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Here are steps to setup a Google login button on a web client: https://developers.google.com/identity/sign-in/web/sign-in

When click on the Google login button this pops up:

enter image description here

All the interactions are between the IDP (Google) and the user's browser.

Is there anything that prevents a malicious app from copying/modifying the source code of the app, fake the good app and steal a valid token from the IDP when the user signs in?

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When the user selects an account to sign in with, they are taken to a login page (if not currently logged in) and then/or sent "back" to the app in question, along with the SSO token. I say "back" because the user will be sent to the URL that was specified when the app was configured for SSO. That won't be the attacker's site; the attacker won't be able to see the SSO token.

Google (or other IDP) could also attempt to check where the user came to them from (checking the Referer header) to ensure that it's not some other web app spoofing the legitimate app's client ID, but that is probably not needed.

  • I am actually using this button following that doc form Google and there is a "popup" mode that doesn't use any redirect, hence my question. – ben Sep 7 '18 at 23:38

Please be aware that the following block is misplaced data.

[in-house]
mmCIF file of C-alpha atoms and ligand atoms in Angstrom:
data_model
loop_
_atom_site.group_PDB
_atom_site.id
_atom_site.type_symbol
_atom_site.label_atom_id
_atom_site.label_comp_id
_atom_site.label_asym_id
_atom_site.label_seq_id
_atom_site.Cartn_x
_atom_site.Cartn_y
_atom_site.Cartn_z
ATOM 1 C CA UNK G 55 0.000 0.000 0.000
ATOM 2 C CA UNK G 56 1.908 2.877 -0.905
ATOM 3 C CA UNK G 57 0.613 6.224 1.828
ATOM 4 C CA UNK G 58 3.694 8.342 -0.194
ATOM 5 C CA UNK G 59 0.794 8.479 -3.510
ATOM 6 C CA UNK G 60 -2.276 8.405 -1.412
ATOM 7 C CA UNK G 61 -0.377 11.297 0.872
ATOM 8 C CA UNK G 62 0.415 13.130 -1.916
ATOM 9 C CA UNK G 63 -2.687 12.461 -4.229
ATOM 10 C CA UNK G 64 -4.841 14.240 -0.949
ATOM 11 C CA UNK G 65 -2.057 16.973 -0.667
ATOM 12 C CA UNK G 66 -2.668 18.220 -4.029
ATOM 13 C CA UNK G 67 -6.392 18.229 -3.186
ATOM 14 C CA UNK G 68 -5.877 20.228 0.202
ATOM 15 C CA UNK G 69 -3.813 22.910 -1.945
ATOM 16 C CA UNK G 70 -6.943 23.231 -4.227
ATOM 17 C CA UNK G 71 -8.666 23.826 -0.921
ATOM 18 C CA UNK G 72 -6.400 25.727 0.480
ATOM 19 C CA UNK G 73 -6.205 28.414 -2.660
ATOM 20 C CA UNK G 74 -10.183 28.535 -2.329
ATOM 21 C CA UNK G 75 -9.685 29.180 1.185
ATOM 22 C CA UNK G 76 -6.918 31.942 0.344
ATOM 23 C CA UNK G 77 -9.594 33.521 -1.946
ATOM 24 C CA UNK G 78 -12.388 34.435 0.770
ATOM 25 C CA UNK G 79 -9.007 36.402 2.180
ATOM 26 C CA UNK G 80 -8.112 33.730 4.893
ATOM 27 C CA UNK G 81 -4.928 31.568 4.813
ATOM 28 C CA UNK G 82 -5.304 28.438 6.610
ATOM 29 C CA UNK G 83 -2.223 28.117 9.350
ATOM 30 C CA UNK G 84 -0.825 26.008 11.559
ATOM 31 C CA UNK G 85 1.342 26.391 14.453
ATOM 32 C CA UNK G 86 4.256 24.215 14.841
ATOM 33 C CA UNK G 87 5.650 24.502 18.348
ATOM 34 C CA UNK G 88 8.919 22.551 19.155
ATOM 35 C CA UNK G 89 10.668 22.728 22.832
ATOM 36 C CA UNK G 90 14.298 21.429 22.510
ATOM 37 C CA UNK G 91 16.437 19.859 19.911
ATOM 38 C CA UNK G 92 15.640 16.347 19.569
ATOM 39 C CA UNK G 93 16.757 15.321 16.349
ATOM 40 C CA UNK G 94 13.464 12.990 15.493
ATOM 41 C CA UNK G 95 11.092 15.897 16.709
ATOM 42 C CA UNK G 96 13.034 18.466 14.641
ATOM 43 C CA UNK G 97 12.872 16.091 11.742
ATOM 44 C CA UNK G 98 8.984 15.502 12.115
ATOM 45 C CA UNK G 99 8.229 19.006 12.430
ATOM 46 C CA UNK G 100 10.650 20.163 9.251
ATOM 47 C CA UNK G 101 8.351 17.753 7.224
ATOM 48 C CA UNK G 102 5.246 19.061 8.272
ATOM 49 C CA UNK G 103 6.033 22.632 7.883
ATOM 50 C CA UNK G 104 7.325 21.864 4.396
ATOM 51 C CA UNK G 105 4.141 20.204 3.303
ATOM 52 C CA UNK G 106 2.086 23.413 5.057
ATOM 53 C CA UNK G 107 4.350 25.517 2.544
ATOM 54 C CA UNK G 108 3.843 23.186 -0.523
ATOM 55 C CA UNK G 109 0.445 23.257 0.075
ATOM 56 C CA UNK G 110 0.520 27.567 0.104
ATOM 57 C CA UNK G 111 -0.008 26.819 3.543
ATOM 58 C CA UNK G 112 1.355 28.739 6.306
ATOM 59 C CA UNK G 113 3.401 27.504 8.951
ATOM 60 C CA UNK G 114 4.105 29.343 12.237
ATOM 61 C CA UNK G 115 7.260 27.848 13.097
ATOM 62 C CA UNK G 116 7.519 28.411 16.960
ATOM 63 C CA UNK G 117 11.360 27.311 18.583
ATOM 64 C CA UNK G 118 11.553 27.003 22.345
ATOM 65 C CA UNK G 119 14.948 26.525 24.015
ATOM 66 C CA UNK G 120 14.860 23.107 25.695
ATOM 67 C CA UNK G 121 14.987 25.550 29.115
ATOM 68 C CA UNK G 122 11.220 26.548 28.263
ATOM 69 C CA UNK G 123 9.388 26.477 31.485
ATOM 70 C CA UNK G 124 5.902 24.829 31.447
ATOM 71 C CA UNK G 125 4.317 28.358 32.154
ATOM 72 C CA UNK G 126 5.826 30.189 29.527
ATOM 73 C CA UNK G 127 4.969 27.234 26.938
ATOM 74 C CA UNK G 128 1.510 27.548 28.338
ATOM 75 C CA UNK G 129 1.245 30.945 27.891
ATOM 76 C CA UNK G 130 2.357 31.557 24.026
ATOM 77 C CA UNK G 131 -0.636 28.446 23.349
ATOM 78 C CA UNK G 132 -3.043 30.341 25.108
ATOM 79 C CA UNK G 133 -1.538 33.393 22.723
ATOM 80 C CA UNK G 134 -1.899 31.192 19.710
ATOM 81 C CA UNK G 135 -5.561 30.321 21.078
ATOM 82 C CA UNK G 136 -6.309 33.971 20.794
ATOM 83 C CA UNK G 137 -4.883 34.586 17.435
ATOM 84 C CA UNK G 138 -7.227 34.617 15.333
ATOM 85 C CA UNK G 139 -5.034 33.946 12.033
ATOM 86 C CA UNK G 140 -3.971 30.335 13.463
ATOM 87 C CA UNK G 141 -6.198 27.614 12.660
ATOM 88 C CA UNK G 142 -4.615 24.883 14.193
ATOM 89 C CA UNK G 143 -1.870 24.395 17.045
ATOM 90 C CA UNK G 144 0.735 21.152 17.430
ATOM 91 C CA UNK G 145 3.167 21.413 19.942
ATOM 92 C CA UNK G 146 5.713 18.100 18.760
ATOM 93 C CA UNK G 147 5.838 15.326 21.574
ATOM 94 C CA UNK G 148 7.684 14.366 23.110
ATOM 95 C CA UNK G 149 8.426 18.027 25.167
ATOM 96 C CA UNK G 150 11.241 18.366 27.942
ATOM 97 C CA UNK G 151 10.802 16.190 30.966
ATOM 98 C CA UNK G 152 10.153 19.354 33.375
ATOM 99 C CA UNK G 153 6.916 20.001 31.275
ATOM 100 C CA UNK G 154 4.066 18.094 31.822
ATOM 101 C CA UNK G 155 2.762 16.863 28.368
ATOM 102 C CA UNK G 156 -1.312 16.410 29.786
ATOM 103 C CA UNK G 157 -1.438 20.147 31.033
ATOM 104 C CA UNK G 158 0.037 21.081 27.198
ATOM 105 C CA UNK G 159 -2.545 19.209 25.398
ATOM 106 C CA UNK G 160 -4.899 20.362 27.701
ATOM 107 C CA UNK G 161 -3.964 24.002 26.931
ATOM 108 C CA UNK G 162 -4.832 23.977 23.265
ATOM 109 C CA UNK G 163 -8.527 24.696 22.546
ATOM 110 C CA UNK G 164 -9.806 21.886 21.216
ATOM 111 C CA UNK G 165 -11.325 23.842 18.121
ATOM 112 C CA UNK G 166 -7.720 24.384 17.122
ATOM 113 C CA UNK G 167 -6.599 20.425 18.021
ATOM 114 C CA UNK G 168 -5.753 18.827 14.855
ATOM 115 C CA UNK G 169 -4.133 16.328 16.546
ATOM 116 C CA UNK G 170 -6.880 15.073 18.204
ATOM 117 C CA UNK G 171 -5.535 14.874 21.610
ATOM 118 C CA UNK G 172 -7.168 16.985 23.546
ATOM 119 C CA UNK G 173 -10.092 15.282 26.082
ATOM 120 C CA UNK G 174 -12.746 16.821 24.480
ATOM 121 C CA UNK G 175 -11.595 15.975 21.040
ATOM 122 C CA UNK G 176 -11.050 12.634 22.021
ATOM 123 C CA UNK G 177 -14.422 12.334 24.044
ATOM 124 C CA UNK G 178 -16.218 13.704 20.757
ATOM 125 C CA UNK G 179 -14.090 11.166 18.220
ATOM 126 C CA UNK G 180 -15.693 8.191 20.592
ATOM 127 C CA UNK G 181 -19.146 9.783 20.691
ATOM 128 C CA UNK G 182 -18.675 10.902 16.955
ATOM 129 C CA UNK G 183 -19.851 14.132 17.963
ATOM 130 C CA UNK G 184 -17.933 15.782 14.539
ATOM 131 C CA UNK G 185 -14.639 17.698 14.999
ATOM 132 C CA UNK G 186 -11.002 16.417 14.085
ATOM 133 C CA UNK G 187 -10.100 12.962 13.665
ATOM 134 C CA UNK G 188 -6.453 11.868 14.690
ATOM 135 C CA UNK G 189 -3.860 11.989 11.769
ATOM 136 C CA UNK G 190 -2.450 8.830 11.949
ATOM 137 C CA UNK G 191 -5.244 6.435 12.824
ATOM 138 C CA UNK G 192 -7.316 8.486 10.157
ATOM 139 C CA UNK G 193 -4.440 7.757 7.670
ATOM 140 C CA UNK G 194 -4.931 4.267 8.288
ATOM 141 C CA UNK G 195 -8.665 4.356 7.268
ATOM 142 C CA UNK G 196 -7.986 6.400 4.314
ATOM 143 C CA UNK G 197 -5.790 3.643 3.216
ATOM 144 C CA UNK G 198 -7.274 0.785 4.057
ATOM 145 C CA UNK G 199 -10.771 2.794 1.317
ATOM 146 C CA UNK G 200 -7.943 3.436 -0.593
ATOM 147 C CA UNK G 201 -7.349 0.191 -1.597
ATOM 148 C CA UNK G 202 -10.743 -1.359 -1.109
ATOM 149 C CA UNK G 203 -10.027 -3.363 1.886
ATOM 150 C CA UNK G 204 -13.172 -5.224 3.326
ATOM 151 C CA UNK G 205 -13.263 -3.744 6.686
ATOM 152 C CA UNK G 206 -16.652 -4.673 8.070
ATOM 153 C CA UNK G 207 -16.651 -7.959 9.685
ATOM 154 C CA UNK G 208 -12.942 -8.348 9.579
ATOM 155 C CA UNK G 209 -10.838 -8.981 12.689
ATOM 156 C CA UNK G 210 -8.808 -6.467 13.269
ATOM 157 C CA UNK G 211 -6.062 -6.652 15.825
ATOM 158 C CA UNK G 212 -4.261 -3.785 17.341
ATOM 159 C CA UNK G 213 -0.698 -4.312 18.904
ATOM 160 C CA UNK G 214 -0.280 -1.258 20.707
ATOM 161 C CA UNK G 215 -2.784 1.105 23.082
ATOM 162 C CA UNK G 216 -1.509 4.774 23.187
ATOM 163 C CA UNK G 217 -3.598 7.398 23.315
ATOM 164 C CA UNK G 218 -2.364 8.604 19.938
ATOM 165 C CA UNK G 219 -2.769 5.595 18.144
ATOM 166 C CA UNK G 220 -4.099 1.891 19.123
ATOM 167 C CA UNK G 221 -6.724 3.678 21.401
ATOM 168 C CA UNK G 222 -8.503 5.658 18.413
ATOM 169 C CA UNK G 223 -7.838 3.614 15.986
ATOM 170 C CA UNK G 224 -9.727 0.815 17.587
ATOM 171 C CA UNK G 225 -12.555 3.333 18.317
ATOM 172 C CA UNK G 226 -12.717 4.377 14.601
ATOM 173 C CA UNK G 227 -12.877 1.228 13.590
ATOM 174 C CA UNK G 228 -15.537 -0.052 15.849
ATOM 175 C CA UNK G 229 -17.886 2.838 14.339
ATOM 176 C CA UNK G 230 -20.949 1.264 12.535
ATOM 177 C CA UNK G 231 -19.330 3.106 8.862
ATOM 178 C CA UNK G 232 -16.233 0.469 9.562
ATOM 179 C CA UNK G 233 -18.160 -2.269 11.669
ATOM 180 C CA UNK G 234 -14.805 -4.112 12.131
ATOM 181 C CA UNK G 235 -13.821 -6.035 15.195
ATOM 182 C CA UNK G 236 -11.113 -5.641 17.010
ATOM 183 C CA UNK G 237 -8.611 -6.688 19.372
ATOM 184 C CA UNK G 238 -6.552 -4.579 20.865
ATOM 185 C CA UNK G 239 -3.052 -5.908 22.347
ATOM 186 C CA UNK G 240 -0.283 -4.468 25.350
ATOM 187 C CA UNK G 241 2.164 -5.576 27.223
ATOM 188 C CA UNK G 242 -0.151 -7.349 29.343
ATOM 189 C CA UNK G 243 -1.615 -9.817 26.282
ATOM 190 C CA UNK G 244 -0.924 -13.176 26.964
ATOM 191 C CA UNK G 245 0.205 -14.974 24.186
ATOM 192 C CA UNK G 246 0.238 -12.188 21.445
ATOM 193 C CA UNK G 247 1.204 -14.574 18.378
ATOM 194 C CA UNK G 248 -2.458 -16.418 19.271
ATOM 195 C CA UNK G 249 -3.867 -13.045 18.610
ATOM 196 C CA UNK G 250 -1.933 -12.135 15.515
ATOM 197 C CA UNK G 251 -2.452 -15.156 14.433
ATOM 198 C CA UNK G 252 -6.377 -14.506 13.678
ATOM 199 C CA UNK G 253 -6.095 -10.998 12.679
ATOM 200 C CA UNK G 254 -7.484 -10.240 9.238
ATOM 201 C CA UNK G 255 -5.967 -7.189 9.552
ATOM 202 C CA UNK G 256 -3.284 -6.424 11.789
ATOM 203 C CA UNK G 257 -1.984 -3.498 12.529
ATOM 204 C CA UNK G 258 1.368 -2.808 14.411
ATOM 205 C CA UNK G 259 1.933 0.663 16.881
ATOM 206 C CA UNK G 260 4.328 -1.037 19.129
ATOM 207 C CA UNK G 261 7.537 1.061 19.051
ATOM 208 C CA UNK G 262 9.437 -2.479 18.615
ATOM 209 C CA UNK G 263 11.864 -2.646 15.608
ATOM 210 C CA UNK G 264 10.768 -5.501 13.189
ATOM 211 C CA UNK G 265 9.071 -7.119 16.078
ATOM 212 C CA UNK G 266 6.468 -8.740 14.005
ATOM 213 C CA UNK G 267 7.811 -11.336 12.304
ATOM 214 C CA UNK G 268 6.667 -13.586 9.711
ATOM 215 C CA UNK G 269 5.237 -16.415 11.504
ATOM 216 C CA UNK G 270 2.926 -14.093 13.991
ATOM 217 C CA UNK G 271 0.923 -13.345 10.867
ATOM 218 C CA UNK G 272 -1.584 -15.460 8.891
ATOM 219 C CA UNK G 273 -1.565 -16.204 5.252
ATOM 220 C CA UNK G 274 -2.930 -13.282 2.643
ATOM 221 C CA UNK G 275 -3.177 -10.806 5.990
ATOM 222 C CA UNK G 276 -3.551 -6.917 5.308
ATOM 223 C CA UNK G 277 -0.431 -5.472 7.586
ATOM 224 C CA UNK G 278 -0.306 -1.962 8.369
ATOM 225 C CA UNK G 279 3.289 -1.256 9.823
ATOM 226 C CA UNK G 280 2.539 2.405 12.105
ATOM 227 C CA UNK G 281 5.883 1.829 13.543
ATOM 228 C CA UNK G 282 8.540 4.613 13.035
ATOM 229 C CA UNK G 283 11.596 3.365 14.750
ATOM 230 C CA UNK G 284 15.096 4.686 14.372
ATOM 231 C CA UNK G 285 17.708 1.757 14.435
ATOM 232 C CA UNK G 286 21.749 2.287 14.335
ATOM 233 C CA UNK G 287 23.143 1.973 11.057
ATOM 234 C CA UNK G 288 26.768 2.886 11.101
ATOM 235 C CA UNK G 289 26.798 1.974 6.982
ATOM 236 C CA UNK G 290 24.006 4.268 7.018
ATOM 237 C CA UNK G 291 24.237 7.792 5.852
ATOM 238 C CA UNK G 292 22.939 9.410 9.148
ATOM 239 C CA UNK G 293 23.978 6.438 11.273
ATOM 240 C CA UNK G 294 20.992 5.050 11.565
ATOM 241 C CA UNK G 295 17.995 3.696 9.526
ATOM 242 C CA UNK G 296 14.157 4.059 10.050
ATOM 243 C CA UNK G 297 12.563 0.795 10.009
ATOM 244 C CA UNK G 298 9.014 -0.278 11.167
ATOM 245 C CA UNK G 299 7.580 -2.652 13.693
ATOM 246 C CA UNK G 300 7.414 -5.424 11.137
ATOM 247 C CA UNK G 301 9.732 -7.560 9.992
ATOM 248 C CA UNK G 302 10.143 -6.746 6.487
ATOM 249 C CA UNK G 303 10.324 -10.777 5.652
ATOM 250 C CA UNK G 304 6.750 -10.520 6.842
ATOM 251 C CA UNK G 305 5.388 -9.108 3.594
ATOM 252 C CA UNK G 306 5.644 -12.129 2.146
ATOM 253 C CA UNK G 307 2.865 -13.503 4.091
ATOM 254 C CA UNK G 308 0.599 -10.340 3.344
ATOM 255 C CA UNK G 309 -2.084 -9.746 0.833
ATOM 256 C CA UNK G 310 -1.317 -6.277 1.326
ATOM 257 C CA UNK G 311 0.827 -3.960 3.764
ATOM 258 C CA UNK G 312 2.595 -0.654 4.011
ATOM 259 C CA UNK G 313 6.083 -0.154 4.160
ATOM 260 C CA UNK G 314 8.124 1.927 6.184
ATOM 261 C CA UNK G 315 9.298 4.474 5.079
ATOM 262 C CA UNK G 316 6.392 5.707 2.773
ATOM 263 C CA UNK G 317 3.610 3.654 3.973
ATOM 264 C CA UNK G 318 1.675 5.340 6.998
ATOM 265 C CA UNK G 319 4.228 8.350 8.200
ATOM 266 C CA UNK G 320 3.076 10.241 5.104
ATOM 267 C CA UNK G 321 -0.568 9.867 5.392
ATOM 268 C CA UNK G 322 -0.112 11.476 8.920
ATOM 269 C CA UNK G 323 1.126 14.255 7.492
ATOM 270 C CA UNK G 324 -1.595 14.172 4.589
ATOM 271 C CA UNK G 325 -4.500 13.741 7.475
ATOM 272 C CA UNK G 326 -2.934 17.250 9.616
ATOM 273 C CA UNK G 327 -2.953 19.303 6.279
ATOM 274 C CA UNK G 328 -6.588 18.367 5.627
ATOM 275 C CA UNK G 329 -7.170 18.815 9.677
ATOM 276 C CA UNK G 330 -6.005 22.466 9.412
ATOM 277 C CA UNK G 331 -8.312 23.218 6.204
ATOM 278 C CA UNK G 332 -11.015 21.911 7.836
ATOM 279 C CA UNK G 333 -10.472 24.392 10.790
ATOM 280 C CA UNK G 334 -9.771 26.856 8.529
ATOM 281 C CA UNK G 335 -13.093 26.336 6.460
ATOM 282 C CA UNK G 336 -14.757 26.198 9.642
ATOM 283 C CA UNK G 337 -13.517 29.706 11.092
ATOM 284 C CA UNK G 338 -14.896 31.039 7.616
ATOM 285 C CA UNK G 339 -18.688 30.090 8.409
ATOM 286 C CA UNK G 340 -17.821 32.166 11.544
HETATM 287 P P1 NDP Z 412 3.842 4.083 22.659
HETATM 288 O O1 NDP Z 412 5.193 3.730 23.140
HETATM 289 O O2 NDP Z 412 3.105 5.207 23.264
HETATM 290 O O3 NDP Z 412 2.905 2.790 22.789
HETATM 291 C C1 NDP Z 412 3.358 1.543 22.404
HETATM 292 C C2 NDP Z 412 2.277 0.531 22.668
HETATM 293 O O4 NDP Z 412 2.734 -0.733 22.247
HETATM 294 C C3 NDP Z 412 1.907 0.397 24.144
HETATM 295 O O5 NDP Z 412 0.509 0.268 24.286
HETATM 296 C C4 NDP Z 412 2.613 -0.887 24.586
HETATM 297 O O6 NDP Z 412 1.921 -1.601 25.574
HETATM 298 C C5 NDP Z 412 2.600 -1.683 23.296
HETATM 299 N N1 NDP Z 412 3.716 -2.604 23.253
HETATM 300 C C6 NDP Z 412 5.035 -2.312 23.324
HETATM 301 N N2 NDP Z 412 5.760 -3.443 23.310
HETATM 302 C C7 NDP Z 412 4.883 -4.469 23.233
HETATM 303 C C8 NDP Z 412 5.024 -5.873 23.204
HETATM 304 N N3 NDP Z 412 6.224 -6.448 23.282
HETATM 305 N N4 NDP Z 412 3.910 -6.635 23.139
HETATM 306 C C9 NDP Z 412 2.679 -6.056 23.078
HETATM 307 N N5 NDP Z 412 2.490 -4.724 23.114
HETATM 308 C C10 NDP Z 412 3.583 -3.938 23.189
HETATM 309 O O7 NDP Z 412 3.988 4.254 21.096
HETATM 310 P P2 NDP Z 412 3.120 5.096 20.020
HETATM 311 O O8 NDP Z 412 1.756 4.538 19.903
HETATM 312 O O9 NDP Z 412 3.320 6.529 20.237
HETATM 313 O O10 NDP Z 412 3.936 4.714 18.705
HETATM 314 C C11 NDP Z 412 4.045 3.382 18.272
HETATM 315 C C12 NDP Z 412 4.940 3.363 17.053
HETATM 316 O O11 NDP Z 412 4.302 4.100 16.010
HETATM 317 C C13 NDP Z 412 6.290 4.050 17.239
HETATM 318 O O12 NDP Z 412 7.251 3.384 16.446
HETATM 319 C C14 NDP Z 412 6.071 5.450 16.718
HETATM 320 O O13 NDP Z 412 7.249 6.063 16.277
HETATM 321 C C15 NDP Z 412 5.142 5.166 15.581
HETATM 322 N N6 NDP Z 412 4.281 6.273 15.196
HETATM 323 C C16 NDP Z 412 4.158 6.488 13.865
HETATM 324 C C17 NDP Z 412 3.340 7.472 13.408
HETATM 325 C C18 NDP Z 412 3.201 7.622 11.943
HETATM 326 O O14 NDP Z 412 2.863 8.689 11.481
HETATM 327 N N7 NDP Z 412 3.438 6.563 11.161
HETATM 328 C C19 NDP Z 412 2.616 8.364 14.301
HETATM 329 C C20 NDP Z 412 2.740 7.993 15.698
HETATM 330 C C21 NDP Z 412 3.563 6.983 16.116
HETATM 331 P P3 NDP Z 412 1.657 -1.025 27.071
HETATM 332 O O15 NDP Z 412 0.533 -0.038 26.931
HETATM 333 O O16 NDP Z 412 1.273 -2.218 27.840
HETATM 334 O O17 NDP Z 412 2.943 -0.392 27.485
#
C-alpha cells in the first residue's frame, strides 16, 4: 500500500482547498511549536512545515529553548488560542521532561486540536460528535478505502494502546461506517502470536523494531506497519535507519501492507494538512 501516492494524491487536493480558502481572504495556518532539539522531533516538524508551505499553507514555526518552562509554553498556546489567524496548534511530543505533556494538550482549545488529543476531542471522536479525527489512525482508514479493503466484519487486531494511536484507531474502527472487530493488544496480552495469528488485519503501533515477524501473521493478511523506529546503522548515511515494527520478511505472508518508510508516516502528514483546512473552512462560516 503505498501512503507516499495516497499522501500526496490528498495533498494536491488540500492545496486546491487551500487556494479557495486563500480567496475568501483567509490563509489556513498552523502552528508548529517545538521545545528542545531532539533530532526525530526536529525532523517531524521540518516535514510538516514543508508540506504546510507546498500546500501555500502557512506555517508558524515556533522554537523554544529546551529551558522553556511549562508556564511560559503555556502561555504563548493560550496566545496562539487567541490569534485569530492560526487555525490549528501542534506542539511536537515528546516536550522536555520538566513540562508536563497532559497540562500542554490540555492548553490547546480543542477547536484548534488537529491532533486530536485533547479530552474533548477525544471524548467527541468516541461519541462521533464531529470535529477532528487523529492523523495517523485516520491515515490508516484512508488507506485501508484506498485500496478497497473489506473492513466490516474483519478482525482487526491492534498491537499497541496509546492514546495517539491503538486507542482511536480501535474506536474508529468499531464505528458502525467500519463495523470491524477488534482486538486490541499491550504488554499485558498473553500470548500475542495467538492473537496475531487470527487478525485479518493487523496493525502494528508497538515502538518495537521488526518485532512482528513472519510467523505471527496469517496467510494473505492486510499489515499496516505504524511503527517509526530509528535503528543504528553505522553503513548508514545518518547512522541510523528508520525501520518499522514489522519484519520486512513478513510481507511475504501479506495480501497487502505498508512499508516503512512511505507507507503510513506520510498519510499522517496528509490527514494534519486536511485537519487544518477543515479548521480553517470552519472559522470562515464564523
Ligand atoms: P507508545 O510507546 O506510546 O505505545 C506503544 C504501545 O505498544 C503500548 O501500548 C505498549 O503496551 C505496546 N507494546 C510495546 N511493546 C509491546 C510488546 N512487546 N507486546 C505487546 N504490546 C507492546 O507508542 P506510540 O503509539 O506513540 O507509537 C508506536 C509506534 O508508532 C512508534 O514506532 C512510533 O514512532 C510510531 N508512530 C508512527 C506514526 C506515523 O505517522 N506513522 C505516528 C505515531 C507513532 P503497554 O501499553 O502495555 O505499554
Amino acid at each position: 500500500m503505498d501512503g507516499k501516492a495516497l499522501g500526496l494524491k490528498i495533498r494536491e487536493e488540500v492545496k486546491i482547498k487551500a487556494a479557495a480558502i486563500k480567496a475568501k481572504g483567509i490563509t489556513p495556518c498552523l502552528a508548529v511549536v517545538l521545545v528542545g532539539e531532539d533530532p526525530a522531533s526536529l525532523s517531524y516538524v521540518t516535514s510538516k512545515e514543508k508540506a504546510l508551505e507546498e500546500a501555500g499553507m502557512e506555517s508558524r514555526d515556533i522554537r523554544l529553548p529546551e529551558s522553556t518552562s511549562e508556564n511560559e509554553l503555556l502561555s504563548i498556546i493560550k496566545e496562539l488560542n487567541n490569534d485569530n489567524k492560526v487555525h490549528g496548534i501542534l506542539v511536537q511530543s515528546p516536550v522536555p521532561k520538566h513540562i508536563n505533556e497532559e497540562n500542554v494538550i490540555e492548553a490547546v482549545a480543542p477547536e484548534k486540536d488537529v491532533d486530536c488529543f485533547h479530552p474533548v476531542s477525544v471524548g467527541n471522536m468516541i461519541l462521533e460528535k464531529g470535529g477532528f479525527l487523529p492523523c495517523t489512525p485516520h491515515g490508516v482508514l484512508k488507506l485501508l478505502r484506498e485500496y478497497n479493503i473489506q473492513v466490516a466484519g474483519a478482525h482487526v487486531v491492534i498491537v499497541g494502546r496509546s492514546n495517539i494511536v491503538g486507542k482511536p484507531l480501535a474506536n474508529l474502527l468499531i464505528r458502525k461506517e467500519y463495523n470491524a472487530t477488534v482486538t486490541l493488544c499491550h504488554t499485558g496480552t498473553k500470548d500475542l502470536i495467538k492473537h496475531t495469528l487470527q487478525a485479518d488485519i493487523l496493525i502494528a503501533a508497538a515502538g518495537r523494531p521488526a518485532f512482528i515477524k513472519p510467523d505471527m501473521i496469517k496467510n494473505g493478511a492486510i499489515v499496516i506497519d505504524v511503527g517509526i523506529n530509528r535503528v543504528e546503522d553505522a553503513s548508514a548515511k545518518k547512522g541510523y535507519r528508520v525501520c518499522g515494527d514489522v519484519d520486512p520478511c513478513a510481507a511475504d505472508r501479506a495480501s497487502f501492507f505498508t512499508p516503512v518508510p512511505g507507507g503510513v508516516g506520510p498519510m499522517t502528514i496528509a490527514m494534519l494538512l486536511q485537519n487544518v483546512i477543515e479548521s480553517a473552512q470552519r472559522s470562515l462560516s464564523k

• ux_mode "The UX mode to use for the sign-in flow. By default, it will open the consent flow in a popup. Valid values are popup and redirect." developers.google.com/identity/sign-in/web/reference – ben Sep 7 '18 at 23:40
  • Interesting. The question is then how the sign-in window communicates back to the app window, if not via a redirect. The most likely option would be a cross-site XHR (CORS request) from the app to Google, which would send the site's domain in the Origin header. Google could (and should) verify that the Origin header is valid for the site, in that case. With that said, this is speculation. I'd have to see the script, or watch the network traffic, to know for sure. – CBHacking Sep 8 '18 at 7:01

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